Improving in the face of growing pains is an important process for the Chiefs who've headed into their bye week clear and calm.
While the defeat to the Brumbies came as a bitter disappointment, there is no need for alarm bells. What's ahead provides an opportunity to sharpen up on the crucial mental aspect of rugby, something that was timely for the Chiefs.
Rugby is a simple game if you speak to most high-level coaches. They say that usually the losing of it comes from basic errors such as losing the ball too many times, not having a good night at set piece, and being on the wrong side of territory/possession.
In the aftermath, some argued that the Chiefs came into their clash against the Brumbies a little complacent, others blamed it on the rest and rotation.
Ultimately, it wasn't too much on the side of either of those things.
The main issue is the poor starts to games, something that has been a regular showing for the Chiefs since the competition started.
It's just that the side who many thought least likely, the Brumbies, ended up capitalising on it and did what even the three-time defending champion Crusaders couldn't when they enjoyed the early multiple-try lead a fortnight earlier.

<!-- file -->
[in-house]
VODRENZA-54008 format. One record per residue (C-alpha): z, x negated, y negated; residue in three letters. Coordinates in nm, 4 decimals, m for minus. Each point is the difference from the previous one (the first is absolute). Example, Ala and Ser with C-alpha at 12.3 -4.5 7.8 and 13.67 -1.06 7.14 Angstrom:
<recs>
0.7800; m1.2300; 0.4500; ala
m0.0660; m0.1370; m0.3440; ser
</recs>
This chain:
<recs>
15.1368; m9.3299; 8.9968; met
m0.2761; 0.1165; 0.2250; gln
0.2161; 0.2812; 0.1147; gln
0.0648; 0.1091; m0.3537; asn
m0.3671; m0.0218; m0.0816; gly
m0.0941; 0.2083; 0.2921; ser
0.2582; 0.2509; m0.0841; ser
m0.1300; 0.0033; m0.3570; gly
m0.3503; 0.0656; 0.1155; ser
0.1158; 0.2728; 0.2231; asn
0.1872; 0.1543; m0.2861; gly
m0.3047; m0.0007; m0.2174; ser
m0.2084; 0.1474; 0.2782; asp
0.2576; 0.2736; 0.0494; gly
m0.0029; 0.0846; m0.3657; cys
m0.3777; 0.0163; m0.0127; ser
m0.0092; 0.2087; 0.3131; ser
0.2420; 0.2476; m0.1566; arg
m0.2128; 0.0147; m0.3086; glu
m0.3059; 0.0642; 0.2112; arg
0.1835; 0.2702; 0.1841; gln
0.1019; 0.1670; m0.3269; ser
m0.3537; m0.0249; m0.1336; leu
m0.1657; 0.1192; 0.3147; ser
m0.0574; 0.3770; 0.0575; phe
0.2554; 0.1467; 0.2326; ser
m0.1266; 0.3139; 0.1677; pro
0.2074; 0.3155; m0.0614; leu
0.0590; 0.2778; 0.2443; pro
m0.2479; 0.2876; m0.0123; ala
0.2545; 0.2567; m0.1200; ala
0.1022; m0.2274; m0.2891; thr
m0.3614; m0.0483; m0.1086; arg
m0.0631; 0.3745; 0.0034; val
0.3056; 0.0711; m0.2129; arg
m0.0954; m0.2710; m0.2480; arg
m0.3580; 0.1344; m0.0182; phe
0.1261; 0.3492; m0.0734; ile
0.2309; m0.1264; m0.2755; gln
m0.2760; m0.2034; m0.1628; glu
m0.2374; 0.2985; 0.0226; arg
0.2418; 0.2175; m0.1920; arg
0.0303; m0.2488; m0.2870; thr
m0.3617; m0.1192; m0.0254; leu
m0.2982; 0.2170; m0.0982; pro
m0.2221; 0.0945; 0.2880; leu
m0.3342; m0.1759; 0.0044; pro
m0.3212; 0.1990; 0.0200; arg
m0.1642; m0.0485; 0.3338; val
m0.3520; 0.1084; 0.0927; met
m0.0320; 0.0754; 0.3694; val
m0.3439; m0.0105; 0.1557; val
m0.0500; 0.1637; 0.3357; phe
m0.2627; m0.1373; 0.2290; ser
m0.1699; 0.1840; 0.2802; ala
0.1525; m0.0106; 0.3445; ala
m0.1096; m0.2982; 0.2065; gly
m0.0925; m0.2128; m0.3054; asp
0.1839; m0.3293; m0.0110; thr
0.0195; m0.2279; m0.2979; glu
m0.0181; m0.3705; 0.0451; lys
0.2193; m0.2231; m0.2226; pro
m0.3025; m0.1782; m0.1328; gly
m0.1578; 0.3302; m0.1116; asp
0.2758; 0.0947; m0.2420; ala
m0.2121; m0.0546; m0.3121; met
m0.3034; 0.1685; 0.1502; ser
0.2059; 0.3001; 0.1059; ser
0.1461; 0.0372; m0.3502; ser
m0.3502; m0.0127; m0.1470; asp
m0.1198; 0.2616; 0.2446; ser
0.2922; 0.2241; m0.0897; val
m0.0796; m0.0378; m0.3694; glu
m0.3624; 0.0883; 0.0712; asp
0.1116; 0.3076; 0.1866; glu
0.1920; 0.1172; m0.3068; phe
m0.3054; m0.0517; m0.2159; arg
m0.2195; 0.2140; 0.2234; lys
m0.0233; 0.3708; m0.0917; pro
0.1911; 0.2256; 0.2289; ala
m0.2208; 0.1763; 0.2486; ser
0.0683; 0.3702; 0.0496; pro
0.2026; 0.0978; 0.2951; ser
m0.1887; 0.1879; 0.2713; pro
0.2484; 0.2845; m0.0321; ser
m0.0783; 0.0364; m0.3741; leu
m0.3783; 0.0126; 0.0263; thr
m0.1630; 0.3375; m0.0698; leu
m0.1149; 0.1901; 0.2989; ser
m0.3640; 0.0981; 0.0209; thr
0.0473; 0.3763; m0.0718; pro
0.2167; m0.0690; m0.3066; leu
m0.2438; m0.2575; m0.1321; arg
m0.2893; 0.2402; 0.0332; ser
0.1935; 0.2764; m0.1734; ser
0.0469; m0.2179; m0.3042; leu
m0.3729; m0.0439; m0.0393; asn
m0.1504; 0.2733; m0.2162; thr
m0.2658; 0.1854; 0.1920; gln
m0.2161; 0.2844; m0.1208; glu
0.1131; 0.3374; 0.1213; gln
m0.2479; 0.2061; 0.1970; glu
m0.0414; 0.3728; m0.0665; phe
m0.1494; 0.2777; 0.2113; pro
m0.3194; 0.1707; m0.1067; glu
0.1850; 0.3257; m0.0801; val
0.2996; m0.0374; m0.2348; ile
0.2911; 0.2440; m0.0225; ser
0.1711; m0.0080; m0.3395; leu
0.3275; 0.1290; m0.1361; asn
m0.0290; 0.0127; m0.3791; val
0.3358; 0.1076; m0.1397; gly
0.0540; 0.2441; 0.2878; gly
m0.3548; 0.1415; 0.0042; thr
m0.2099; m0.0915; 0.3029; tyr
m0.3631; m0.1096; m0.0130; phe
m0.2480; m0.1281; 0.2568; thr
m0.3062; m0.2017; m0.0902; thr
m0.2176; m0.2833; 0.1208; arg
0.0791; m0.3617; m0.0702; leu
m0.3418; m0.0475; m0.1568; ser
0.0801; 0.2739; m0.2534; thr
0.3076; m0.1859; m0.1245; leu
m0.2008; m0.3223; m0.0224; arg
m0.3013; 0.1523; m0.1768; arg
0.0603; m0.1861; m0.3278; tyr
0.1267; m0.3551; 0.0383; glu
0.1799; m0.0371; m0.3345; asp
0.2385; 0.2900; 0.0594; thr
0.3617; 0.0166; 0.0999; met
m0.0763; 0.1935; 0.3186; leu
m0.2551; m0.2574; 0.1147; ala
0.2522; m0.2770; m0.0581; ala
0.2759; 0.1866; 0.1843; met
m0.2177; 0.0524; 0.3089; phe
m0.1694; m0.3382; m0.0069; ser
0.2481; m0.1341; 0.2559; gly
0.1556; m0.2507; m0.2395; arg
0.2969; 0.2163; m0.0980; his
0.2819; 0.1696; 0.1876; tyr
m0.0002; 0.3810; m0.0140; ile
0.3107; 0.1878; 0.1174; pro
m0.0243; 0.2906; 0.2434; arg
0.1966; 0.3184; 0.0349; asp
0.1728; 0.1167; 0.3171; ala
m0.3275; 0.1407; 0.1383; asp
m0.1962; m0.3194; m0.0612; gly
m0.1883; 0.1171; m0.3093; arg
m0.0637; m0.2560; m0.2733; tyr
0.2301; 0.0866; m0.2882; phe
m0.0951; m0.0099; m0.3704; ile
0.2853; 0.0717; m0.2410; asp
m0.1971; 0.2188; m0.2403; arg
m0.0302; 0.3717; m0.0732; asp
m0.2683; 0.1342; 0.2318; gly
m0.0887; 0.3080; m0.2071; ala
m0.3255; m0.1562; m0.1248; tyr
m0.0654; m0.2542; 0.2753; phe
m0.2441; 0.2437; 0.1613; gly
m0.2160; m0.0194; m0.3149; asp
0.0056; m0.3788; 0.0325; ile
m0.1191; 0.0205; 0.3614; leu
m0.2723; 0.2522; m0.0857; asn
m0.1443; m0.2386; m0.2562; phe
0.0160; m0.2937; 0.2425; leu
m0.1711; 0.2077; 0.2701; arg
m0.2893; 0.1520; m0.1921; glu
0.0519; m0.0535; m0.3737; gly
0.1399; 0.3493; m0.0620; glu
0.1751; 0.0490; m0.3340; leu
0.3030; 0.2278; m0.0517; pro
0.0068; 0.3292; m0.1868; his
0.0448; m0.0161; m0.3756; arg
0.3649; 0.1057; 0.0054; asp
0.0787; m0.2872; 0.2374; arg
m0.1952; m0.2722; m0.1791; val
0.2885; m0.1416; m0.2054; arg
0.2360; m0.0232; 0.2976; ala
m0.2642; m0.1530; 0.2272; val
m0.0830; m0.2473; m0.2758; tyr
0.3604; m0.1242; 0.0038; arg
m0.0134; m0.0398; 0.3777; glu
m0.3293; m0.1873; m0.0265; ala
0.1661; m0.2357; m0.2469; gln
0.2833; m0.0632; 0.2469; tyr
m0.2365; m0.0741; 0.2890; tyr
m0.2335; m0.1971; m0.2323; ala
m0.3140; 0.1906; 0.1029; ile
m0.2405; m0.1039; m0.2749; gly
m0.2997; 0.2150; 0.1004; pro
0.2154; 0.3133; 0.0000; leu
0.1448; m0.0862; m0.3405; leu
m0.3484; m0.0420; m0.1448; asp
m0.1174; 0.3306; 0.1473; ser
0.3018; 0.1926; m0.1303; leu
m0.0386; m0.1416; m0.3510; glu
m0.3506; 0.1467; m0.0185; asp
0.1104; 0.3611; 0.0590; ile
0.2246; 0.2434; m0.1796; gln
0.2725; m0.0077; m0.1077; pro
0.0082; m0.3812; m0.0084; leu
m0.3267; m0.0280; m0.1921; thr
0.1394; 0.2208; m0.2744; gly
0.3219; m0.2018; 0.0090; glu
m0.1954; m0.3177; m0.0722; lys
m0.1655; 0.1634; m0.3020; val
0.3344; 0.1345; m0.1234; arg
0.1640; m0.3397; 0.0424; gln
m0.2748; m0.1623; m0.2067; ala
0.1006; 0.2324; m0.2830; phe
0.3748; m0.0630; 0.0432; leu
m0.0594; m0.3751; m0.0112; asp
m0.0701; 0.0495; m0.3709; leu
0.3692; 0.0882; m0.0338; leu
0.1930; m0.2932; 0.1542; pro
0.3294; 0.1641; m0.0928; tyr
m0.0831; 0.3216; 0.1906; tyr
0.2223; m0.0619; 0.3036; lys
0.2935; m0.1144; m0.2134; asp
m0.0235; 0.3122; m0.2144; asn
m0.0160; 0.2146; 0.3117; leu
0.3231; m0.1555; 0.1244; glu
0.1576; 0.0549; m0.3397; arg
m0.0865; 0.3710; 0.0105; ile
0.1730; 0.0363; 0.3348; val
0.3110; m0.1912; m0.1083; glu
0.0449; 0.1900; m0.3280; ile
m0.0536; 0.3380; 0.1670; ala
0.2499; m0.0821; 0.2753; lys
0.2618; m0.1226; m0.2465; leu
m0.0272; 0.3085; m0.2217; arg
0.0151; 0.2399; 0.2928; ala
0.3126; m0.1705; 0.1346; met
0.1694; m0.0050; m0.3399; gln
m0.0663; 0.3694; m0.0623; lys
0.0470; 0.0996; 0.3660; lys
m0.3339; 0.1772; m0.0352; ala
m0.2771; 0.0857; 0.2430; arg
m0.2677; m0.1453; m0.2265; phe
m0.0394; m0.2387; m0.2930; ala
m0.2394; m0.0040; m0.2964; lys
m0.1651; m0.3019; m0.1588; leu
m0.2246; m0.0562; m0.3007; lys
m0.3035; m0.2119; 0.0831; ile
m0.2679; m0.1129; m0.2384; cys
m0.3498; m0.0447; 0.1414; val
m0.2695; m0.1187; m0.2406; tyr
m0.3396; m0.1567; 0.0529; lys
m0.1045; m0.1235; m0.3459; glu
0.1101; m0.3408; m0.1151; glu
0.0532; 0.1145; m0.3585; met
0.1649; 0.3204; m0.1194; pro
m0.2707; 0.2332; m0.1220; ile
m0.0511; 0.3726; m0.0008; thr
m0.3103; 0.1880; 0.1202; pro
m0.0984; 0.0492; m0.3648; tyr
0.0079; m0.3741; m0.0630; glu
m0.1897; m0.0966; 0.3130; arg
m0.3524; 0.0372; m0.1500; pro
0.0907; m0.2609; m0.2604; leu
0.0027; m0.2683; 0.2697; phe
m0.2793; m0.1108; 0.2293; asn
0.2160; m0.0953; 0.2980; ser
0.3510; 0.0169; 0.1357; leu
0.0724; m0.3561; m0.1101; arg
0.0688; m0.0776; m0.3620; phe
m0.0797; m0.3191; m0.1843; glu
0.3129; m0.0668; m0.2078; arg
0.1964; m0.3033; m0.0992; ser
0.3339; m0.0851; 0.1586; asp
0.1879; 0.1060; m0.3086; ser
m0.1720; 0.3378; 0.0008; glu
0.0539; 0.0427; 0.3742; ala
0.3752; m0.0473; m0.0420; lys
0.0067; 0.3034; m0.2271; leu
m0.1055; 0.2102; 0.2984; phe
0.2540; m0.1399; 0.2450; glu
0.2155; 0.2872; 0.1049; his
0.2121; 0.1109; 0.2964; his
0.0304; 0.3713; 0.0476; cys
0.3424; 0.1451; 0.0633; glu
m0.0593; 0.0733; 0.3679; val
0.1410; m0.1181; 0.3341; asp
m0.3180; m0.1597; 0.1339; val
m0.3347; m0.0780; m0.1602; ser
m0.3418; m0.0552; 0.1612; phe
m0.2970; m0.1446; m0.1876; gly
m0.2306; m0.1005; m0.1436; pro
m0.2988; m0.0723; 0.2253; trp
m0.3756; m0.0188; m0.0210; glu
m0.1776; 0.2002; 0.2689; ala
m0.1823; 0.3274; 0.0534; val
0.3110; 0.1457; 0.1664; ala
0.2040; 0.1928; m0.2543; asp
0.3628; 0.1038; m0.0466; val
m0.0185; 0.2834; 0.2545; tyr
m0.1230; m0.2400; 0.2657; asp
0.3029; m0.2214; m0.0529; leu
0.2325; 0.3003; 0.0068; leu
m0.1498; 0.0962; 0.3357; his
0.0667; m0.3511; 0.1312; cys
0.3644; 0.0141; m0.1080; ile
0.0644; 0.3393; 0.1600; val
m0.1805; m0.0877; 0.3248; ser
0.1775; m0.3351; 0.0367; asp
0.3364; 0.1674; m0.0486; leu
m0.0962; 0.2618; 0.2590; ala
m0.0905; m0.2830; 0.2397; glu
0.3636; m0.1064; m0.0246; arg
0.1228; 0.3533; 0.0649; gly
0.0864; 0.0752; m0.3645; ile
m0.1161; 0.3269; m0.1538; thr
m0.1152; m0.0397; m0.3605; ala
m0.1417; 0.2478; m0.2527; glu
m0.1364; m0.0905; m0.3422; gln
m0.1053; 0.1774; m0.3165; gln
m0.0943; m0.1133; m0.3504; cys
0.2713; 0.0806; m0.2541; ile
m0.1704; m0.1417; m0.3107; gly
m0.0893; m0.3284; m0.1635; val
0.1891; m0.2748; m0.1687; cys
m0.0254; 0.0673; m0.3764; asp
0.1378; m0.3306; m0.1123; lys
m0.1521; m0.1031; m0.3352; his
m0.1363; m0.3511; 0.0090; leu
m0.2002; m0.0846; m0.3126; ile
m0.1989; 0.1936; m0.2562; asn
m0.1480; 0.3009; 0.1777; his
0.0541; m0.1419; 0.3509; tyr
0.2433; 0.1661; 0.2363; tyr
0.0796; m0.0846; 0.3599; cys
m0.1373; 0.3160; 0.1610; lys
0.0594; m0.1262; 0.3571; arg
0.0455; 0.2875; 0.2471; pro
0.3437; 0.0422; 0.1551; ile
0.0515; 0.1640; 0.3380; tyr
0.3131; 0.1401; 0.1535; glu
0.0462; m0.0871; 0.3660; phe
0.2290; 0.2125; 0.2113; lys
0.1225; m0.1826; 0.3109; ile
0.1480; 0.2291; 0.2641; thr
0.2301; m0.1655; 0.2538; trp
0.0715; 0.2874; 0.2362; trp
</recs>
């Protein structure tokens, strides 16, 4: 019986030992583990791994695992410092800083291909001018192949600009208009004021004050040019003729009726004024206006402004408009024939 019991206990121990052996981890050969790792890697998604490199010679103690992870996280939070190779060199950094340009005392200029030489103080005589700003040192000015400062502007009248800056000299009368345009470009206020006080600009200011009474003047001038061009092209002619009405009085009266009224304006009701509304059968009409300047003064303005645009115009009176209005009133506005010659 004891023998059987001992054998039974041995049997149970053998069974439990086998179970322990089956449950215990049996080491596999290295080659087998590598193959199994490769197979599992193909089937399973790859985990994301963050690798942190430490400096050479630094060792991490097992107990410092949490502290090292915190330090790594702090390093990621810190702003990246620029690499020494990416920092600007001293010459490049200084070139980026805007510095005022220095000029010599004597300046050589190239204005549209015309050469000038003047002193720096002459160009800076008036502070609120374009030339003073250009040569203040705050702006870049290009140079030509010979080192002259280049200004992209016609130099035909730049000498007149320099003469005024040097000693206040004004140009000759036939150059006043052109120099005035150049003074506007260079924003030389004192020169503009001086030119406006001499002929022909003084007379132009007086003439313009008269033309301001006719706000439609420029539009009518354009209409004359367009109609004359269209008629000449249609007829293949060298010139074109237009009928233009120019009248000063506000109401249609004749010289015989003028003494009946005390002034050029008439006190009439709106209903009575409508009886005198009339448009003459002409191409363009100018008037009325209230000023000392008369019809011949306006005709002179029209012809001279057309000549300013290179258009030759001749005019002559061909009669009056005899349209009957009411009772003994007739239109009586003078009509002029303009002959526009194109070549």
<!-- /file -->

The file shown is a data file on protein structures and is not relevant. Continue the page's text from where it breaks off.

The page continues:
To win Super Rugby you need to face adversity and several checks in attitude along the way.
The Chiefs got that in spades when the Brumbies virtually played them off the park in parts of the last match and were, by far, the better decision makers in crucial moments.
In response to potential awakening worry, Warren Gatland has been calmer than ever this week.
The master coach is seeking a step-up in mental focus ahead of games, with the aim of starting better and not being dominated in the territory and possession stakes to begin.
Leaking early points is not due to any major issues on defence, at least ones that can't be fixed, like first up tackles for instance.
It's the going against early pressure and momentum while always being on the wrong side of ball which allows the opposition to ease into their work against the Chiefs.
It's almost as if going down a score or two kicks Gatland's men into life somewhat.
It was always going to prove fatal sooner or later and you'd rather discover it now rather than late in the season.
The mental focus that Gatland talks about also factors in game preparation, particularly how the team warms up on the day.
Those final key moments before taking the field and what might or might not being going on inside the minds of players, now under the microscope.
The Chiefs have been a side to embrace change this year, they'll likely be willing to embrace just a bit more if it means getting back on the horse again.
A bye week is the perfect time to nut out those details.